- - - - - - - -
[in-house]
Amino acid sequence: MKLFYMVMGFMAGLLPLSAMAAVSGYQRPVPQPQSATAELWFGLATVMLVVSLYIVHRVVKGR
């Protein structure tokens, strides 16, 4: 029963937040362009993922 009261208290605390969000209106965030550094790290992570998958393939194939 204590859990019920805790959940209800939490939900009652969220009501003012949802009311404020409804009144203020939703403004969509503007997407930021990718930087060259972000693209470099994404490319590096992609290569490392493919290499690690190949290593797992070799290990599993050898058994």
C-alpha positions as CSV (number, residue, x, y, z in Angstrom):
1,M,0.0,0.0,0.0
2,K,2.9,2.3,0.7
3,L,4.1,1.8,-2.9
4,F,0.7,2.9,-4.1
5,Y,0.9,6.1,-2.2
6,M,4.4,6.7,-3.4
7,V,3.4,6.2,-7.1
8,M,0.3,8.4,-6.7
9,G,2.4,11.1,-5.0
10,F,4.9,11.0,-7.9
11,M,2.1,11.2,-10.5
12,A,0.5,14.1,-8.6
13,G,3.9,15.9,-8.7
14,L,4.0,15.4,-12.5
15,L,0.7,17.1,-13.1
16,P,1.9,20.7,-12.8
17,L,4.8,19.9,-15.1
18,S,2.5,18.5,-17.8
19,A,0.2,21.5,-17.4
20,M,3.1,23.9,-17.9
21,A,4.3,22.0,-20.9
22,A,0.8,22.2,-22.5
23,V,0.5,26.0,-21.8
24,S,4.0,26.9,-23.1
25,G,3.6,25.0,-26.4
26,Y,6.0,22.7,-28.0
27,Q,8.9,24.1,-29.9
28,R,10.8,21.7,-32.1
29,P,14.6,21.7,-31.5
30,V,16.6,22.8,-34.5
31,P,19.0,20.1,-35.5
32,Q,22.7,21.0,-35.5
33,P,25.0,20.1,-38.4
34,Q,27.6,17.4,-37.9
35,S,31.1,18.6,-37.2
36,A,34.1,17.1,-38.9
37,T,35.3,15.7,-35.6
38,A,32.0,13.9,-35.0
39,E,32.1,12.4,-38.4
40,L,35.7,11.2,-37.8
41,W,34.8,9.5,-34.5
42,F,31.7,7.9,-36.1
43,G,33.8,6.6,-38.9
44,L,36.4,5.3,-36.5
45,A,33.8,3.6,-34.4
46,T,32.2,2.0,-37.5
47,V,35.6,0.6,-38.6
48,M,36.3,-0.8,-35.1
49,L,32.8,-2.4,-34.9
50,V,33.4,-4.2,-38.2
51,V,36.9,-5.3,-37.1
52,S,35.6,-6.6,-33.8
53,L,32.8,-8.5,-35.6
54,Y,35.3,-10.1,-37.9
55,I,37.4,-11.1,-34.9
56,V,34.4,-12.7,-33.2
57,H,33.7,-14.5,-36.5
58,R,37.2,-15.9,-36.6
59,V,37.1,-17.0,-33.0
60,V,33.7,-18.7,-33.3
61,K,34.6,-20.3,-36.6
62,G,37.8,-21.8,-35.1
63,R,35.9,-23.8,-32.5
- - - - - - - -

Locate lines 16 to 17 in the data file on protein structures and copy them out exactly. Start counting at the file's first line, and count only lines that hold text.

12,A,0.5,14.1,-8.6
13,G,3.9,15.9,-8.7